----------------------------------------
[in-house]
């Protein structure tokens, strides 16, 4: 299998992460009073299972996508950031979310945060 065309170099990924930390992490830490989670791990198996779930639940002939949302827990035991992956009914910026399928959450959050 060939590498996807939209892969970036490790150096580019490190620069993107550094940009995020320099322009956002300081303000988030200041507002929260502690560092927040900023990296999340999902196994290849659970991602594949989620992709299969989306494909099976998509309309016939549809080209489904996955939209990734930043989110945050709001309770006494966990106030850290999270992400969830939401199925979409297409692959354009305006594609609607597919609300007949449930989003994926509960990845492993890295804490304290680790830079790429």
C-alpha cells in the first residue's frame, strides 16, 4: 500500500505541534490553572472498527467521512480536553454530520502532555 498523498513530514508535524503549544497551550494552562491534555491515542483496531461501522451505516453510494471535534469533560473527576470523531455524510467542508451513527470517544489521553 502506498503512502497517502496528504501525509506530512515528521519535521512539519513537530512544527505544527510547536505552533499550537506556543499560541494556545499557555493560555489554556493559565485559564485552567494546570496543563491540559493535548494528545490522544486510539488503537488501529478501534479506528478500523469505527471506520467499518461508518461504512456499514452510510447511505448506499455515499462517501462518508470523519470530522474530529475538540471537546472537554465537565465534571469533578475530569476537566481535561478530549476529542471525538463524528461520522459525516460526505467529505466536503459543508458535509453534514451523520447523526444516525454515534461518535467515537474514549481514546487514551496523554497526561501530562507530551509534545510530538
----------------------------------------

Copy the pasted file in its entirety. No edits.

[in-house]
């Protein structure tokens, strides 16, 4: 299998992460009073299972996508950031979310945060 065309170099990924930390992490830490989670791990198996779930639940002939949302827990035991992956009914910026399928959450959050 060939590498996807939209892969970036490790150096580019490190620069993107550094940009995020320099322009956002300081303000988030200041507002929260502690560092927040900023990296999340999902196994290849659970991602594949989620992709299969989306494909099976998509309309016939549809080209489904996955939209990734930043989110945050709001309770006494966990106030850290999270992400969830939401199925979409297409692959354009305006594609609607597919609300007949449930989003994926509960990845492993890295804490304290680790830079790429």
C-alpha cells in the first residue's frame, strides 16, 4: 500500500505541534490553572472498527467521512480536553454530520502532555 498523498513530514508535524503549544497551550494552562491534555491515542483496531461501522451505516453510494471535534469533560473527576470523531455524510467542508451513527470517544489521553 502506498503512502497517502496528504501525509506530512515528521519535521512539519513537530512544527505544527510547536505552533499550537506556543499560541494556545499557555493560555489554556493559565485559564485552567494546570496543563491540559493535548494528545490522544486510539488503537488501529478501534479506528478500523469505527471506520467499518461508518461504512456499514452510510447511505448506499455515499462517501462518508470523519470530522474530529475538540471537546472537554465537565465534571469533578475530569476537566481535561478530549476529542471525538463524528461520522459525516460526505467529505466536503459543508458535509453534514451523520447523526444516525454515534461518535467515537474514549481514546487514551496523554497526561501530562507530551509534545510530538